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Re: Non-visible intents

From: Greg Billock <gbillock@google.com>
Date: Tue, 6 Dec 2011 15:46:58 -0800
Message-ID: <CAAxVY9de3yyUTBwY6PEOSd2KFu0hY4Bcbv4UTSHn11V0zHO0tA@mail.gmail.com>
To: WebIntents <public-web-intents@w3.org>
James, Paul, and I have spent quite a bit of time discussing this. We
have always come back to the question of how do you let the user deal
with exceptional circumstances and status updates. There has to be
some UI surface for a background disposition service, so that the user
can get to it to shut it down if need be. So then we've always ended
up thinking that that UI surface ought to be where the service can
display status messages or perform error handling. But at that point,
it basically looks like an inline disposition.

We've discussed various permutations of Web Workers, invisible tabs,
and so forth, but so far at least, the above line of thinking has
always seemed more compelling.

For an example, think about a 'login' intent. This might often run to
completion with no problems whatsoever. But suppose even in the case
of a success, the service wishes to display a warning: "someone from
this unusual IP address has tried to access your account", or
something more functional: "You enabled two-factor auth, and you need
to enter your credential again." Or even something mechanical, like a
503 error from the login service. That needs to be displayed
somewhere. Leaving a temporary UI surface for the service to display
an in-process throbber or progress bar is even useful -- it lets the
user know something is happening, and it doesn't look like the client
page is being unresponsive -- so that it's possible for the user to
know to attribute the slowness to the service provider.

On Tue, Dec 6, 2011 at 2:57 PM, Charles Pritchard <chuck@jumis.com> wrote:
> There are now two disposition types: inline and window, I'm considering a
> non-visible type, which would essentially be a zero-height/width inline.
> Consider a backup service, the user merely means to backup, or "copy" their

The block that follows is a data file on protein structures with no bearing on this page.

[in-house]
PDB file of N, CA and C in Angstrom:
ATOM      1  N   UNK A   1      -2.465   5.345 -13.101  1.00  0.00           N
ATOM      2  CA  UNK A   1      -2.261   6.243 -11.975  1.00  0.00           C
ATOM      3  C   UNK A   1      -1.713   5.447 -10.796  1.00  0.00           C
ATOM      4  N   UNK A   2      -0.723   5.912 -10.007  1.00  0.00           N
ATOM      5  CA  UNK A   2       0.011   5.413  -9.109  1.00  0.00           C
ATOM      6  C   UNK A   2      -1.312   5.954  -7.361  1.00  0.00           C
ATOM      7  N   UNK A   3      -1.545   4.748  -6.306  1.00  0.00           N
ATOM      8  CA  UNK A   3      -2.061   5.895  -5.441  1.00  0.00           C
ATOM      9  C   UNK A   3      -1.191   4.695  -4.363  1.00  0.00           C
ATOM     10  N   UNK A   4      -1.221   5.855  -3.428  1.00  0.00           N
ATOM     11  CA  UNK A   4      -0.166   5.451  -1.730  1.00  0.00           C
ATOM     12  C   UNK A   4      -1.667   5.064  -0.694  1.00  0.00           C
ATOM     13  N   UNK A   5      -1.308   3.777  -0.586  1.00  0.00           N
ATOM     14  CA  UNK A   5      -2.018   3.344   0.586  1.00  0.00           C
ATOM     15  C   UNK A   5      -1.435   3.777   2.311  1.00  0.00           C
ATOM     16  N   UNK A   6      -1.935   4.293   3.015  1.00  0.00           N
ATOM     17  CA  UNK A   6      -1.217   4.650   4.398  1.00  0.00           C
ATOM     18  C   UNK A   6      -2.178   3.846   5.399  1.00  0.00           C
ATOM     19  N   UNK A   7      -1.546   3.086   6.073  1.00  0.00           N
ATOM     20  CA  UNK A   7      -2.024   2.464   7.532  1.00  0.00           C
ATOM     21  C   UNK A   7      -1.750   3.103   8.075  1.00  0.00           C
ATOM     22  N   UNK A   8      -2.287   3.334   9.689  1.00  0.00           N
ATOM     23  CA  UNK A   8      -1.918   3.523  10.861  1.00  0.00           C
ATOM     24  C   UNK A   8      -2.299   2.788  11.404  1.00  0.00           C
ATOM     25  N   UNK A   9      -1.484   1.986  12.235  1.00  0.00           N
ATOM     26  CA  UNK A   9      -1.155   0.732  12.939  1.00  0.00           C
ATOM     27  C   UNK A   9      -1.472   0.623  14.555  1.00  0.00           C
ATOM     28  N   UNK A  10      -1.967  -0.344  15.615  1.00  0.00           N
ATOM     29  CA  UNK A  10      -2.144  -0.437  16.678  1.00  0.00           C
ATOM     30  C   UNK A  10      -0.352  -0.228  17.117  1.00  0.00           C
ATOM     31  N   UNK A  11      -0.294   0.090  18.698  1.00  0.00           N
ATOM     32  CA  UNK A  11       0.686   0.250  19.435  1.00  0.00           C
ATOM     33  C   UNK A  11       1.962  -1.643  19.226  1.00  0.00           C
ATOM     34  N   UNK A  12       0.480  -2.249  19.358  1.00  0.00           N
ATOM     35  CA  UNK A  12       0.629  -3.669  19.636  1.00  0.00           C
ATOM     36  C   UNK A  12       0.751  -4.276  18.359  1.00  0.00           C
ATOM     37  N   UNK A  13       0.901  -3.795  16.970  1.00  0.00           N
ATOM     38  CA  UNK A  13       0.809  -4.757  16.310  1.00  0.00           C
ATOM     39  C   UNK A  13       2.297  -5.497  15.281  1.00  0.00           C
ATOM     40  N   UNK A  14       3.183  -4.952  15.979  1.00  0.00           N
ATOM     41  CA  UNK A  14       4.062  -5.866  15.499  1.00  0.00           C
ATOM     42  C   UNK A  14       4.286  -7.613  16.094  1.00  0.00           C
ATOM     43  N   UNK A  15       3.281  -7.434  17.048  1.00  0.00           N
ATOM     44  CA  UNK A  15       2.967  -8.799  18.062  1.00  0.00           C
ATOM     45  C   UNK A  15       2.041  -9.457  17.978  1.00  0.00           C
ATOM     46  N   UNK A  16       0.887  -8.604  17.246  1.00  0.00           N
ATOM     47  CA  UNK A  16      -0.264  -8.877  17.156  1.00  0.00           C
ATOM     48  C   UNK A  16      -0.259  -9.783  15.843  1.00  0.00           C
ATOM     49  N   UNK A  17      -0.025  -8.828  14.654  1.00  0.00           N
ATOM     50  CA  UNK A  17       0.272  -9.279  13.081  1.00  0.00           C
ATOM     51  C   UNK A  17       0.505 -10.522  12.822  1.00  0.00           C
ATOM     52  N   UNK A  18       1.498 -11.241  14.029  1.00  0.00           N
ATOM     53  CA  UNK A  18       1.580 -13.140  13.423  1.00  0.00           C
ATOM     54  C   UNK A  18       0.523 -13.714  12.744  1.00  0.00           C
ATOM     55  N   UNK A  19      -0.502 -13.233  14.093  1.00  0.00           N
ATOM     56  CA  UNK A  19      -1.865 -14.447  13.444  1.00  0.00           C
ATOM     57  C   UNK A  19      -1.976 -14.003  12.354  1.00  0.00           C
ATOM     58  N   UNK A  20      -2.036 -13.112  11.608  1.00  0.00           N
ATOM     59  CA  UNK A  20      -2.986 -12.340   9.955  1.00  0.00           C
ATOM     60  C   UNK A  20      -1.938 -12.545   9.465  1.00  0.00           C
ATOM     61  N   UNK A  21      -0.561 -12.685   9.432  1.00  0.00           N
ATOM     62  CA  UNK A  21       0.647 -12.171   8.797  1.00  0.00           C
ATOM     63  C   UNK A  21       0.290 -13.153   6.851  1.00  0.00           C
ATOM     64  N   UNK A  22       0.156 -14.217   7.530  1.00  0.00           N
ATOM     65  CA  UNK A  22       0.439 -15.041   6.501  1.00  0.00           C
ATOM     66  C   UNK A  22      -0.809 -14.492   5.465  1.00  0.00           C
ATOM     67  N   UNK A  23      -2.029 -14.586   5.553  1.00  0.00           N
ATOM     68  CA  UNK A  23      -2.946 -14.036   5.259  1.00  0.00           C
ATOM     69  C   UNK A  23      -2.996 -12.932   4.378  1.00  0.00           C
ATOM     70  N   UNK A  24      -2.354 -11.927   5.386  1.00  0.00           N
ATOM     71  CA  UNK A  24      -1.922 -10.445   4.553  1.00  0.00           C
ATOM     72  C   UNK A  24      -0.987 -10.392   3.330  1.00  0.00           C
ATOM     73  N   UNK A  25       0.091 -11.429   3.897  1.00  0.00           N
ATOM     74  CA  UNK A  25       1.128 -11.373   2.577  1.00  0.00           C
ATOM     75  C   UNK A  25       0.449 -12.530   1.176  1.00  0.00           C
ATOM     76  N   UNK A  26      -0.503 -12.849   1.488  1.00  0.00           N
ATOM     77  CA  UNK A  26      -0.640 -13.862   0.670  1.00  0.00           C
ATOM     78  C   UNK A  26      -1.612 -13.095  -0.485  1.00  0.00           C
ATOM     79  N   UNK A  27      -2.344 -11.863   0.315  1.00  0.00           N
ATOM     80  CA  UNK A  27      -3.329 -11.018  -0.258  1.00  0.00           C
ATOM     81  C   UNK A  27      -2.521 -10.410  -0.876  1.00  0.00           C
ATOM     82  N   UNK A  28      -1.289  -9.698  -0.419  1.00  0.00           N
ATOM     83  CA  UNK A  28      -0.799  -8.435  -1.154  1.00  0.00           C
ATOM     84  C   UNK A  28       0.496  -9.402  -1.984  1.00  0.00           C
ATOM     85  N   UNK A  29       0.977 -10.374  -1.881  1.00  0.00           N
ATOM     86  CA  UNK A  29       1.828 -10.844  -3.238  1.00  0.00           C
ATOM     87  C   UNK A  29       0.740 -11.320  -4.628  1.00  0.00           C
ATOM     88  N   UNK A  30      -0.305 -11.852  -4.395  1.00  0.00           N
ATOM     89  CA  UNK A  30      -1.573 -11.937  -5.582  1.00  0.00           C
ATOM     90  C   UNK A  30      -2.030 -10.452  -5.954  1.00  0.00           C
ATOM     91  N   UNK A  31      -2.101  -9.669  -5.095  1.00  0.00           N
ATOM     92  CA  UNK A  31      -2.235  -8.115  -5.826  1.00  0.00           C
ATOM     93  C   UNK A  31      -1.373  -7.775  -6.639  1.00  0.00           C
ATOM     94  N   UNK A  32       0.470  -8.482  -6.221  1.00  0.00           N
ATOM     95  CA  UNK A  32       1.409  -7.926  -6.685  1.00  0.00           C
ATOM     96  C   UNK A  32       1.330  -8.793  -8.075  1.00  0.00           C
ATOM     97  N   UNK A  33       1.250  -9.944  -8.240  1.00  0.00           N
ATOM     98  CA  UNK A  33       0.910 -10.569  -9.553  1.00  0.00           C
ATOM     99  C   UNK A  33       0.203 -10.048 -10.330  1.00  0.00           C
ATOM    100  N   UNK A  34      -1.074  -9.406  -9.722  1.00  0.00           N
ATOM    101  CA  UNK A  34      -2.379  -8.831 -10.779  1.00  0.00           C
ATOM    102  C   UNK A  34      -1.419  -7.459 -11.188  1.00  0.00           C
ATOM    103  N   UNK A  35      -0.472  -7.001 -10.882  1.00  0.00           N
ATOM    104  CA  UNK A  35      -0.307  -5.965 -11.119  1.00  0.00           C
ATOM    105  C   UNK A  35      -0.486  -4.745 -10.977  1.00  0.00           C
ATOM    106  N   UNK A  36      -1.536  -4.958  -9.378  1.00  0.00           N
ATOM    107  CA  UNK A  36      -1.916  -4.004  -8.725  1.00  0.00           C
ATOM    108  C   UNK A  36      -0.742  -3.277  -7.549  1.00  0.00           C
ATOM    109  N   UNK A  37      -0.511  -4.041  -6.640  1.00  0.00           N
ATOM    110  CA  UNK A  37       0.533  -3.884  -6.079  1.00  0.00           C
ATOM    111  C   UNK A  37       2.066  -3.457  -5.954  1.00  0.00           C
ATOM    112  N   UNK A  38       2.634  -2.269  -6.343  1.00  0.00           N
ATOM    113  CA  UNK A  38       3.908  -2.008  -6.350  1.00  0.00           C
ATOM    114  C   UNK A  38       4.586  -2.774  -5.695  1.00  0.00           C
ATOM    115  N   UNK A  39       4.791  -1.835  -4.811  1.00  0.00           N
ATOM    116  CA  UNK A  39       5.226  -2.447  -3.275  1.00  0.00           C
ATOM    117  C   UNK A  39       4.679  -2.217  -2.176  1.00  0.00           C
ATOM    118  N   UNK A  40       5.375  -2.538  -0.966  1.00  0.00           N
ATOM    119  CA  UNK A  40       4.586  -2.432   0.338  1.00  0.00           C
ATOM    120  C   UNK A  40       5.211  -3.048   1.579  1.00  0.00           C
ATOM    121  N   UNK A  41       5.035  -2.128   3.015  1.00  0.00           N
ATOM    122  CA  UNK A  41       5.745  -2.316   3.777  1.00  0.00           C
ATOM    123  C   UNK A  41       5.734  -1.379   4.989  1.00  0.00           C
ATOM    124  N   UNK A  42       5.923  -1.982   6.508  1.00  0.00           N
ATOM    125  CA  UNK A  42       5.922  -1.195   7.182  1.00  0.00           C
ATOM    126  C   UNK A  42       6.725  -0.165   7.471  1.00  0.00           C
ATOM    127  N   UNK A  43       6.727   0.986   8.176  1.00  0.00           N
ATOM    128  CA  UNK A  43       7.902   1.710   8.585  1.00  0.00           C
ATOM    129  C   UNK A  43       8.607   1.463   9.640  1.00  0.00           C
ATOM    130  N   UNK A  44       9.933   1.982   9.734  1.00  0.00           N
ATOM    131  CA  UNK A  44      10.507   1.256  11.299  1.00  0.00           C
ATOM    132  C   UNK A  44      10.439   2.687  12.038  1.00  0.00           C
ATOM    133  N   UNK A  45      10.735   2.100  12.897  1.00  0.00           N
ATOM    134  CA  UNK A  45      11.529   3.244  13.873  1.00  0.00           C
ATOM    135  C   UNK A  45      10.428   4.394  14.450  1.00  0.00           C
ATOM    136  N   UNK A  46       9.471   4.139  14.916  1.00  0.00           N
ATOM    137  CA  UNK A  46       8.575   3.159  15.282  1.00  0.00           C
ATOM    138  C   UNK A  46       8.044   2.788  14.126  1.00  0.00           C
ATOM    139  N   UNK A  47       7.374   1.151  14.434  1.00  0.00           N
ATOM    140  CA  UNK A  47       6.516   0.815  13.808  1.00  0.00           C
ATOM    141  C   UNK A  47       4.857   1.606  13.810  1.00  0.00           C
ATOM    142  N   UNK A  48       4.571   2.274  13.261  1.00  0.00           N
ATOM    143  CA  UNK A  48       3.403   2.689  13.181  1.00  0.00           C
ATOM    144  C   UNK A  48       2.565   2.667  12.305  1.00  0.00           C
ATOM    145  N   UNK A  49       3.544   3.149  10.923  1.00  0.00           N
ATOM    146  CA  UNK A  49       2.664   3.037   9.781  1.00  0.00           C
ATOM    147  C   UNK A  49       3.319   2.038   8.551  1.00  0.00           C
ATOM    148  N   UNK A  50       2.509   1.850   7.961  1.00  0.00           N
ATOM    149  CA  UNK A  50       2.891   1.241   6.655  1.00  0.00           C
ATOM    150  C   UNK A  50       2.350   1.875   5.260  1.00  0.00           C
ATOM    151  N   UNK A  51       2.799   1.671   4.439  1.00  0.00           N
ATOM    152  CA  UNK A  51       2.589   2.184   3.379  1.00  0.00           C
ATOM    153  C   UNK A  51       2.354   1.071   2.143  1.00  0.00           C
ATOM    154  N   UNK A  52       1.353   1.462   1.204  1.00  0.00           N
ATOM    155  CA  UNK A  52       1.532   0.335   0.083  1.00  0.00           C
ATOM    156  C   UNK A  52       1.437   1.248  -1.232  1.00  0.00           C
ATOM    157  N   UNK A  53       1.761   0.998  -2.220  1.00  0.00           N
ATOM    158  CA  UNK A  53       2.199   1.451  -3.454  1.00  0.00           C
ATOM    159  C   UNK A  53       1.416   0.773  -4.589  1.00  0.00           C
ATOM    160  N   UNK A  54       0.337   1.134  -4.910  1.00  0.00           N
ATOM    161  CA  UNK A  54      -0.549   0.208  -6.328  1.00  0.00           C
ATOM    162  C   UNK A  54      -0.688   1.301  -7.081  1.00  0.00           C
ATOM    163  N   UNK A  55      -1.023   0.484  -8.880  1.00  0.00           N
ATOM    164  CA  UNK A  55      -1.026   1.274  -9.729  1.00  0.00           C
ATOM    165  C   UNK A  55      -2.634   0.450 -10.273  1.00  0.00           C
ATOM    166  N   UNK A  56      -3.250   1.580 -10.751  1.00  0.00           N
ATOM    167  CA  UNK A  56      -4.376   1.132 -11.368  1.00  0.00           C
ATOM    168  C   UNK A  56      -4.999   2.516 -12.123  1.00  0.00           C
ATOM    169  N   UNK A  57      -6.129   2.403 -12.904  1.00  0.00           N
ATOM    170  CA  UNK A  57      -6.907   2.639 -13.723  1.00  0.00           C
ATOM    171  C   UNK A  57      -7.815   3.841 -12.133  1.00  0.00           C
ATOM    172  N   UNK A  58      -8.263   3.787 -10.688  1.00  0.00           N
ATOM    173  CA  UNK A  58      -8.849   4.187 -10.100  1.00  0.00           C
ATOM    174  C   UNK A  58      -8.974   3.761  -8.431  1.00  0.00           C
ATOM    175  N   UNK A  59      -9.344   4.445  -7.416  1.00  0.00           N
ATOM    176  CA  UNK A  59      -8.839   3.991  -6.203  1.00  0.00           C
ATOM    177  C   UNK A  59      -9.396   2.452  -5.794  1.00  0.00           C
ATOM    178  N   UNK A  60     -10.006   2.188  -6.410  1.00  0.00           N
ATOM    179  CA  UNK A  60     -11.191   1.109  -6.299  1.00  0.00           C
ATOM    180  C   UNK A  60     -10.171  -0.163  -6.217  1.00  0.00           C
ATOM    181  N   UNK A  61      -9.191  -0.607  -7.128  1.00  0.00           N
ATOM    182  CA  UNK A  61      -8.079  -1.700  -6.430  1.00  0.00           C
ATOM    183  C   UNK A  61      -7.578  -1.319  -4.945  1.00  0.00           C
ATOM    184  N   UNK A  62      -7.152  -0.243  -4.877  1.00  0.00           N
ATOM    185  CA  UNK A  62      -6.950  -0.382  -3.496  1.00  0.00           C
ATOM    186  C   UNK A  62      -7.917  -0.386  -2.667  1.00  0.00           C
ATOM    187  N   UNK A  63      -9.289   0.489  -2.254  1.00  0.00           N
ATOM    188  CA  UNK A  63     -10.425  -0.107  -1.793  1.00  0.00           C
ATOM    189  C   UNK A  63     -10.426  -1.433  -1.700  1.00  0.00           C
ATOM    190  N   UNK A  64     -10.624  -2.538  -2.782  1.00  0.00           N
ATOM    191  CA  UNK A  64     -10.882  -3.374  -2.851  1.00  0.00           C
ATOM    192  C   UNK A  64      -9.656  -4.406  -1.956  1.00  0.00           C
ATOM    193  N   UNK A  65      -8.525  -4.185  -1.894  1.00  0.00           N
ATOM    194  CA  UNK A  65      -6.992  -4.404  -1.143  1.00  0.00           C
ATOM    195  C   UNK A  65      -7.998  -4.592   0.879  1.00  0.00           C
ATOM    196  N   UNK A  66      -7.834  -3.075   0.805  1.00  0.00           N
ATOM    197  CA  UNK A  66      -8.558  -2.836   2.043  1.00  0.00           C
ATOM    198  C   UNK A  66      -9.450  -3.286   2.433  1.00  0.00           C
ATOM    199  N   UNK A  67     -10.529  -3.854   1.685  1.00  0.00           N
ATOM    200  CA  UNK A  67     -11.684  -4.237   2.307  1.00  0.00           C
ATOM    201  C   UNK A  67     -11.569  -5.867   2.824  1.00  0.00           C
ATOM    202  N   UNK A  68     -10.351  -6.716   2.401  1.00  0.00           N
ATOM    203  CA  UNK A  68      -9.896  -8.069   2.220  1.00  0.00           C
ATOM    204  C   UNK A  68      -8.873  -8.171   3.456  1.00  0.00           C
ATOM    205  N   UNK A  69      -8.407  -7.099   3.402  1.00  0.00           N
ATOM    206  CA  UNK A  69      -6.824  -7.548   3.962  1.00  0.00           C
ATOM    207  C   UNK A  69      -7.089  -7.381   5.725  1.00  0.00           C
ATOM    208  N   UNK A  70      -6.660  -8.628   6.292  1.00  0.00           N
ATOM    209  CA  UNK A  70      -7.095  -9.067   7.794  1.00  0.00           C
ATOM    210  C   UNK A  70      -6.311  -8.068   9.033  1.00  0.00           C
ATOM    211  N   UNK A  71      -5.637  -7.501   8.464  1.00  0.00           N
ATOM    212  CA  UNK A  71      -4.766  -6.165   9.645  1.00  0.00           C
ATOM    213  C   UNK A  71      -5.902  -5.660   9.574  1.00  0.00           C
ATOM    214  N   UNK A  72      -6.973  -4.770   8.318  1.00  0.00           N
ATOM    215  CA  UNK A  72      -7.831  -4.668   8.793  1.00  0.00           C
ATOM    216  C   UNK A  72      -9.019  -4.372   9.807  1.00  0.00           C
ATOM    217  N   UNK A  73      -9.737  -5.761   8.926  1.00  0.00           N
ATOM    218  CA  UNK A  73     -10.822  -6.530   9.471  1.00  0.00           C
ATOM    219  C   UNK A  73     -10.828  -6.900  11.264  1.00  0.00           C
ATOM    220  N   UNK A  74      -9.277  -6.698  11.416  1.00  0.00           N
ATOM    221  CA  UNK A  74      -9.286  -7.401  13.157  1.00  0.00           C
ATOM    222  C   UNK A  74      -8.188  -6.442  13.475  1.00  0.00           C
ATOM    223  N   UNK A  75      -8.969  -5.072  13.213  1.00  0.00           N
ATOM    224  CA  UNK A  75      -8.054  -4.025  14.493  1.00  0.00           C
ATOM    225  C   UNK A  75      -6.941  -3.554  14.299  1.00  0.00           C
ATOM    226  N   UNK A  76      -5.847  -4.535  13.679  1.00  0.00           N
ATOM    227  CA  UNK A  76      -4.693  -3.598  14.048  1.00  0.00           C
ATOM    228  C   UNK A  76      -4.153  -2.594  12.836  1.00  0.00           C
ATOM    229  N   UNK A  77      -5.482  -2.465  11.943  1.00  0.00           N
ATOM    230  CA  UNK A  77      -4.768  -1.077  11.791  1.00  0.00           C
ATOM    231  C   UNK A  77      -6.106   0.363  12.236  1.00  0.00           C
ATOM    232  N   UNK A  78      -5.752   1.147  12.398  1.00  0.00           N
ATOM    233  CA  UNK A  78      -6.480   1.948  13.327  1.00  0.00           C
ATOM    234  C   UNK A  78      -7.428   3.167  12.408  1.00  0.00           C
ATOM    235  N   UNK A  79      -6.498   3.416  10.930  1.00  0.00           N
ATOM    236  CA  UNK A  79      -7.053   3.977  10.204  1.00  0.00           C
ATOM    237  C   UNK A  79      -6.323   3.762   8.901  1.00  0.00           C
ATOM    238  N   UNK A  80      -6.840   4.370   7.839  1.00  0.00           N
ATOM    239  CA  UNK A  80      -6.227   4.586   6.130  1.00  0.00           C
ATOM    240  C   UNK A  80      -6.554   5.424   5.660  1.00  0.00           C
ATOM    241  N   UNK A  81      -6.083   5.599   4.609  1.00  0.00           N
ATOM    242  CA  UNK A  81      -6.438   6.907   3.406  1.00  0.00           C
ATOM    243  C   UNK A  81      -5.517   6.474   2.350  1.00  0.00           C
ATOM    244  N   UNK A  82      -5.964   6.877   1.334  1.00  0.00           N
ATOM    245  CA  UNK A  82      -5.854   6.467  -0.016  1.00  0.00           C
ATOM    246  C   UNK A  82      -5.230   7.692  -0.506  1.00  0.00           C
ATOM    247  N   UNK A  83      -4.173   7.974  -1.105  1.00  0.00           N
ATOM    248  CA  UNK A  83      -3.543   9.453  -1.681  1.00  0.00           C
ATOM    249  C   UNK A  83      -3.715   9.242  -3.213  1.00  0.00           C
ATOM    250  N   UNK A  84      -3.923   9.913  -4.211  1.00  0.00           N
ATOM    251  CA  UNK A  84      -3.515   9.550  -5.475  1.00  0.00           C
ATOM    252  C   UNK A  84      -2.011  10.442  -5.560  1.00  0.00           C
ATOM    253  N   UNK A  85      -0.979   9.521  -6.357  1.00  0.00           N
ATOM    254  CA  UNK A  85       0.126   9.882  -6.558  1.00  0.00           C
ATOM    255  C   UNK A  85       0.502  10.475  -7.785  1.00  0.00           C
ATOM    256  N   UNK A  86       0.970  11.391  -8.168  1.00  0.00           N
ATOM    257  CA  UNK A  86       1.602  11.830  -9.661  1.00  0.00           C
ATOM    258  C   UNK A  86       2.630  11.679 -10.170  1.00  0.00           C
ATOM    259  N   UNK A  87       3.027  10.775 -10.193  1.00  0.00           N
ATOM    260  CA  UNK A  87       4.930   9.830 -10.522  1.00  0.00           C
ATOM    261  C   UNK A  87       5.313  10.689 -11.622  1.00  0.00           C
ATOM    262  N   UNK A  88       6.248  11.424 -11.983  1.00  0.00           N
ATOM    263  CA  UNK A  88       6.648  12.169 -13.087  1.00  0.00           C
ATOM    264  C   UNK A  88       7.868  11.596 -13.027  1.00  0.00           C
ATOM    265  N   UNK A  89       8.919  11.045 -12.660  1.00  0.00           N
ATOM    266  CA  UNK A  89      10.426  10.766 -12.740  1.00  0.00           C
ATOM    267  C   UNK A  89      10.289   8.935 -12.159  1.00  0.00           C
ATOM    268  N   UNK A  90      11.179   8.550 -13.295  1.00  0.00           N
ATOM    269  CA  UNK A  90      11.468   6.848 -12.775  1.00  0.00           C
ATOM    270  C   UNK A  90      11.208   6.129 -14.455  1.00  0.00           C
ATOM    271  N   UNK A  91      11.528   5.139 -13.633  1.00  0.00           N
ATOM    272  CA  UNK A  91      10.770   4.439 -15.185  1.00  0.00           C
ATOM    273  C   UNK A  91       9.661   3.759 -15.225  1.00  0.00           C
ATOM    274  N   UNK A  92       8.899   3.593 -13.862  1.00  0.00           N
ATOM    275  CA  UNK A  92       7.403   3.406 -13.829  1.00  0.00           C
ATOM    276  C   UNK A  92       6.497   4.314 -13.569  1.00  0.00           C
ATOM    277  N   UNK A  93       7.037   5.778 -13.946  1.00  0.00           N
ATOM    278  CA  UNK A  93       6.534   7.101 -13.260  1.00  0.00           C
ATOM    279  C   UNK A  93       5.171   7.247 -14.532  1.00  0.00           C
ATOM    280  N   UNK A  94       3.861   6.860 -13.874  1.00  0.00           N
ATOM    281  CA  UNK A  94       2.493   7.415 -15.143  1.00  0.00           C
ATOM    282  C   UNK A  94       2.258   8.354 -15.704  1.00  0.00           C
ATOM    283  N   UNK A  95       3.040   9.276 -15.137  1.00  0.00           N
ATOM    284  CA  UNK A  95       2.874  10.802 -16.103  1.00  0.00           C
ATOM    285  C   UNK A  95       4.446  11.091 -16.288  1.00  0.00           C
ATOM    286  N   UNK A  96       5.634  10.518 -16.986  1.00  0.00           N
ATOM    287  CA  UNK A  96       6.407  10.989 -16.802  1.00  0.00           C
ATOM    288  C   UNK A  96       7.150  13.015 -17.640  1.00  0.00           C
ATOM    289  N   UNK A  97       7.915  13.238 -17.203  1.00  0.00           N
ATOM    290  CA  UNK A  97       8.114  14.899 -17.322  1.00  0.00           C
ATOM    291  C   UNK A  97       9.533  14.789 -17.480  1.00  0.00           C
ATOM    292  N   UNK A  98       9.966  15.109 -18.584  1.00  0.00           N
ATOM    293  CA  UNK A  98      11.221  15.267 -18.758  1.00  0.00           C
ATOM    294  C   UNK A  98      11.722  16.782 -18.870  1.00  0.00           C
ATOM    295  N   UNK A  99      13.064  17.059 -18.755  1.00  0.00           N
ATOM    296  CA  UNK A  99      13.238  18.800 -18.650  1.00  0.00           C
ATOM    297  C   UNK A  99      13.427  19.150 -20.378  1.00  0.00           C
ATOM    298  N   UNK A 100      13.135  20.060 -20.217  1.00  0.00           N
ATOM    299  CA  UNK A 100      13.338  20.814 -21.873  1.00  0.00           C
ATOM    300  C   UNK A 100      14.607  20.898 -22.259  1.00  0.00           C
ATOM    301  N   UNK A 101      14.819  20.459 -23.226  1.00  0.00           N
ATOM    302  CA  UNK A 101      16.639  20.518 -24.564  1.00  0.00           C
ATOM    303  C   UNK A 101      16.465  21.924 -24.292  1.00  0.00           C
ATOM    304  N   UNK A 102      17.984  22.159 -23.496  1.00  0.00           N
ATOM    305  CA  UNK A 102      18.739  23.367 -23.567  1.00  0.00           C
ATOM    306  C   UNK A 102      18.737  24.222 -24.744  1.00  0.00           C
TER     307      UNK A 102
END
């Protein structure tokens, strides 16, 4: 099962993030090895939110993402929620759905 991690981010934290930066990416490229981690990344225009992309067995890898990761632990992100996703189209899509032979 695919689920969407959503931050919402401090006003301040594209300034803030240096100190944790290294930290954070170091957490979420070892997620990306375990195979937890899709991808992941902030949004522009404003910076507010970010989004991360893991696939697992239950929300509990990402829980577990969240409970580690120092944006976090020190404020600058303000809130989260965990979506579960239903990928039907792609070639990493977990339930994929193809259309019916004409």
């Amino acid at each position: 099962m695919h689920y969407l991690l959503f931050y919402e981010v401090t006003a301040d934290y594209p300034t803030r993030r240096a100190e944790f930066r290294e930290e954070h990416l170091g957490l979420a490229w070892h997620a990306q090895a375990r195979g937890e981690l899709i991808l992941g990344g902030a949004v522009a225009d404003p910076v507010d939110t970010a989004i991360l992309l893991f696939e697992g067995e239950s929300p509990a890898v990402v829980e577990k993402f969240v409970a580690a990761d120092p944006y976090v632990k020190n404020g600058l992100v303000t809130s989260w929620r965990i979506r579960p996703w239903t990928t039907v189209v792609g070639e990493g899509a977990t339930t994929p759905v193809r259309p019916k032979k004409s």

> file, to a service like dropbox, but has no interest in a window popping up,
> nor seeing an <iframe> confirmation.
> Is that a consideration worth extending, or should <iframe> be used
> regardless?
> This is a case most often handled, in the present web, by using OAuth and
> creating a new window when authentication fails (or has not taken place).
> In intents, it might be two-fold, having a "login" intent, and a "backup"
> intent.
> I've found that OAuth logins are sufficient for checking credentials: I've
> not needed OpenID.
> Though sites haven't standardized on an end-point, most APIs have a callback
> that return a user name and associated information.
> Let me point out that an OAuth login intent is always useful. Even if a user
> has logged in, there's every reason to think they may want to "switch
> users".
> As for this backup concept, again, I don't need to see a popup window every
> single time I choose to backup a file.
> While the <iframe> concept works, it's a bit of a kludge. I'd prefer that
> the author check for confirmation from the target intent and display it in a
> more integrated manner, such as saying "All files have been backed up".
> That's not something an end-point has enough information to state.
> -Charles
Received on Tuesday, 6 December 2011 23:47:34 UTC

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